They've got it right.

Overplaying Their Hand

There are some whose intellectual life centers on intense, irrational hatred for George W. Bush and those associated with him. Expressions of their hatred are easy to find--it's in blogs, extremist pronouncements by some politicians, cockamamie statements by entertainers, and media "news" reports.

I've commented a number of times on the likelihood that these unrelenting attacks on the President, and by extension the Republican Party, could well create a backlash among fair-minded people. The Hurricane Katrina disaster has given the Bush-haters an unexpected opportunity to pour forth their venom, and they're overplaying their hand again.

As just one example, some Bush-haters almost immediately starting claiming that black people were allowed to die in New Orleans because President Bush is a racist. Kanye West, a hip-hop artist, proclaimed on TV that "George Bush doesn't care about black people." The media covered his statement extensively, of course, including numerous repeats on CNN.

According to a Boston Globe report, last Saturday at an NFL pre-game show in Boston Kanye West performed via video link: was disconcerting to hear his name booed loudly by Patriots fans who evidently didn't appreciate his nationally televised comment the other night on a Hurricane Katrina benefit that President Bush "doesn't care about black people." The boos were thunderous and lasted for much of his number.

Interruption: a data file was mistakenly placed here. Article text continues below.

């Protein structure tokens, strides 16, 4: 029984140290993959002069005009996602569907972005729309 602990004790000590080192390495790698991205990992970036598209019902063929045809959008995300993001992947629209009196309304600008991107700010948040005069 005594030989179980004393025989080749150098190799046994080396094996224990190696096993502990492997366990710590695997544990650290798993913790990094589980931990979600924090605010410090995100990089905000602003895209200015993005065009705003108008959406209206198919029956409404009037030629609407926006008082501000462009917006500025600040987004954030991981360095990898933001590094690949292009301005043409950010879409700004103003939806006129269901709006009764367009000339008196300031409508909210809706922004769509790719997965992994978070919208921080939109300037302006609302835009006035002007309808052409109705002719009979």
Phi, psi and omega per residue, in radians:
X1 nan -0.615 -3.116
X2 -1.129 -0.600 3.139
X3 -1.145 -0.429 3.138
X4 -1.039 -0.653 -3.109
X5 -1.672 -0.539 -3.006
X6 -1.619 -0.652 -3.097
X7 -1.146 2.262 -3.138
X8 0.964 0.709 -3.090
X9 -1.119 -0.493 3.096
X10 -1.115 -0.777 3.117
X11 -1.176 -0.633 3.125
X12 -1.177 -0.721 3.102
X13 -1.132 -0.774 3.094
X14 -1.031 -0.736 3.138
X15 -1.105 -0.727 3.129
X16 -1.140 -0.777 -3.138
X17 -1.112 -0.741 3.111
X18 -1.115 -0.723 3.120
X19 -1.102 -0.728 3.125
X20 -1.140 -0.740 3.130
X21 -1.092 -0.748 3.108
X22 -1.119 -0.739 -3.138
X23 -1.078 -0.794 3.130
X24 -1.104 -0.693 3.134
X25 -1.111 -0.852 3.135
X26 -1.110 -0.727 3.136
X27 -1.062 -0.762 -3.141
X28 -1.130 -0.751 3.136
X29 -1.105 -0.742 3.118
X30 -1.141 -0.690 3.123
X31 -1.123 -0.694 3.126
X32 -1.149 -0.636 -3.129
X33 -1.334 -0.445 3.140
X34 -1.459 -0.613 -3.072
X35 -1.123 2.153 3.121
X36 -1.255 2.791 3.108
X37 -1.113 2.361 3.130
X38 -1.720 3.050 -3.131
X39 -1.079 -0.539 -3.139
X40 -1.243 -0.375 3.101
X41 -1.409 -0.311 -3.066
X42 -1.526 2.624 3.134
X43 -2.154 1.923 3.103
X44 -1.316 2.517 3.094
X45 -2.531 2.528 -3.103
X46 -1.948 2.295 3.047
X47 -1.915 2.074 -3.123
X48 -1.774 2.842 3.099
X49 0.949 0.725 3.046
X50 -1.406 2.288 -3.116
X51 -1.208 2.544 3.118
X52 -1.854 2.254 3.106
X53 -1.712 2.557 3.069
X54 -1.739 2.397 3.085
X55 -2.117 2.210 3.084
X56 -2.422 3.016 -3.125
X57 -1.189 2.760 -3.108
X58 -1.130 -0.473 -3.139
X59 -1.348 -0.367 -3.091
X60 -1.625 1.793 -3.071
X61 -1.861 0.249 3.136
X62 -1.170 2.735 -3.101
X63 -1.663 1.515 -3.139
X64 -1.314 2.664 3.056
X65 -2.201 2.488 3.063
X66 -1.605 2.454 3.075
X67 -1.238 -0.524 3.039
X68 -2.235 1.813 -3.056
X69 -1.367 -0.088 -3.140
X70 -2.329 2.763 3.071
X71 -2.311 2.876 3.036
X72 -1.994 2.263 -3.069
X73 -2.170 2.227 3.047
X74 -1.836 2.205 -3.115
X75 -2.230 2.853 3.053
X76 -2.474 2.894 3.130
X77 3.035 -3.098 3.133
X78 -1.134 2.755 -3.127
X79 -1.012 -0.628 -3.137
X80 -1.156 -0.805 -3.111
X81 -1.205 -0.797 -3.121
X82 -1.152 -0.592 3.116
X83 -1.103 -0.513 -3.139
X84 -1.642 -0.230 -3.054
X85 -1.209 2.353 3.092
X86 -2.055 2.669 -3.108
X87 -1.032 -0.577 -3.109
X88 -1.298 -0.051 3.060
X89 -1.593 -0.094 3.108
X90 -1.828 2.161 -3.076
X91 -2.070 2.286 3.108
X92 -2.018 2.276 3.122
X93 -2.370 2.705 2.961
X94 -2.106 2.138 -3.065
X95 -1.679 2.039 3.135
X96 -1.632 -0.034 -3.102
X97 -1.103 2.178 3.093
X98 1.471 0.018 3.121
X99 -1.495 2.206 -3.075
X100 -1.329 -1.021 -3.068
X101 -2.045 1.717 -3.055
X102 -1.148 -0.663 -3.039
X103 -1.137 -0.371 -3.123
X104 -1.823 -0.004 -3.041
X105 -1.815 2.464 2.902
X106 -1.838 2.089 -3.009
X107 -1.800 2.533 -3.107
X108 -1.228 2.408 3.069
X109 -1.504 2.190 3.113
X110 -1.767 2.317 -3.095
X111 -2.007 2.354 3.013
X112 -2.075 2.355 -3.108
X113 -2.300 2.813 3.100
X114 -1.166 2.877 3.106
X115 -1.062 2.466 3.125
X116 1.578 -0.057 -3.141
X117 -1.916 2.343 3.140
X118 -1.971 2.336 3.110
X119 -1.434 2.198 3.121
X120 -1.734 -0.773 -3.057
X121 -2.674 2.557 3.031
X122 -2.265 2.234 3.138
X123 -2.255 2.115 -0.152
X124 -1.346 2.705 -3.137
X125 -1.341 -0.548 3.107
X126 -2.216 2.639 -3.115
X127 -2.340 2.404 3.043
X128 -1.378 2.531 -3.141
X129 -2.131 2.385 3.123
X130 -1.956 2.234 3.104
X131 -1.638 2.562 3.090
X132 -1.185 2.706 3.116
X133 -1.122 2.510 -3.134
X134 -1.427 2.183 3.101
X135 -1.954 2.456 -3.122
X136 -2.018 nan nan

I searched without success for a report on this at The Washington Post, The New York Times, and the LA Times. I've heard nothing on CNN. The only thing I found was a brief item on The Drudge Report. Seems the same press that repeatedly showcased West's statement didn't think it was important enough to report the reaction of a large group of average Americans.

The political warfare being waged by some Bush-haters is way over the top. They've maneuvered themselves into the absurd position of dealing with tragedy and failure as victories for their side, whether it's natural disasters or set-backs in Iraq. All that matters to them is having an opportunity to attack the President.

They're overplaying their hand on every deal. As any poker player knows, that's a sure-fire prescription for losing.

Joke of the Day

The Joke of the Day is in comments.

Friday, September 09, 2005

Pointing the Finger

Pointing the finger of blame for deficiencies in the response to Hurricane Katrina has become a full-time pursuit for some people. Who they blame, of course, depends largely on who they perceive to be their political enemies.

Charles Krauthammer addressed the issue in a way that will surprise many people. I realize that liberals rarely deign to read Krauthammer, but I hope they'll make an exception in this case. Much of the last half of the column will please them. Here's the beginning:

In less enlightened times there was no catastrophe independent of human agency. When the plague or some other natural disaster struck, witches were burned, Jews were massacred and all felt better (except the witches and Jews).